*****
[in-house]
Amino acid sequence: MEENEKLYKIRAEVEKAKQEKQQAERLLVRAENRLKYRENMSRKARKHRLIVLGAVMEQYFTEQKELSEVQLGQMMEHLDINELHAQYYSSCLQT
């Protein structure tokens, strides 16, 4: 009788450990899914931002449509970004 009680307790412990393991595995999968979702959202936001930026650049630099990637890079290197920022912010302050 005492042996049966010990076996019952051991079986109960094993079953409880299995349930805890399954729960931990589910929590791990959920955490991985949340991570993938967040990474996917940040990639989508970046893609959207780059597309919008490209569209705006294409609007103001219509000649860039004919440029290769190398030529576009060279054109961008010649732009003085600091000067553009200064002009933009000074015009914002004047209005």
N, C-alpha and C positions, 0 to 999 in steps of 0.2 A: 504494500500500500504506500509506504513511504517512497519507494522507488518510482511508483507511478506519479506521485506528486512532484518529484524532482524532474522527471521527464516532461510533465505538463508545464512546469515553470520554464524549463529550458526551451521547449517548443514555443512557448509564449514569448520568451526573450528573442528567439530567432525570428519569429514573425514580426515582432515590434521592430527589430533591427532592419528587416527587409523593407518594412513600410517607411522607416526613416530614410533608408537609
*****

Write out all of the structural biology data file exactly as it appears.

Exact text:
[in-house]
Amino acid sequence: MEENEKLYKIRAEVEKAKQEKQQAERLLVRAENRLKYRENMSRKARKHRLIVLGAVMEQYFTEQKELSEVQLGQMMEHLDINELHAQYYSSCLQT
């Protein structure tokens, strides 16, 4: 009788450990899914931002449509970004 009680307790412990393991595995999968979702959202936001930026650049630099990637890079290197920022912010302050 005492042996049966010990076996019952051991079986109960094993079953409880299995349930805890399954729960931990589910929590791990959920955490991985949340991570993938967040990474996917940040990639989508970046893609959207780059597309919008490209569209705006294409609007103001219509000649860039004919440029290769190398030529576009060279054109961008010649732009003085600091000067553009200064002009933009000074015009914002004047209005």
N, C-alpha and C positions, 0 to 999 in steps of 0.2 A: 504494500500500500504506500509506504513511504517512497519507494522507488518510482511508483507511478506519479506521485506528486512532484518529484524532482524532474522527471521527464516532461510533465505538463508545464512546469515553470520554464524549463529550458526551451521547449517548443514555443512557448509564449514569448520568451526573450528573442528567439530567432525570428519569429514573425514580426515582432515590434521592430527589430533591427532592419528587416527587409523593407518594412513600410517607411522607416526613416530614410533608408537609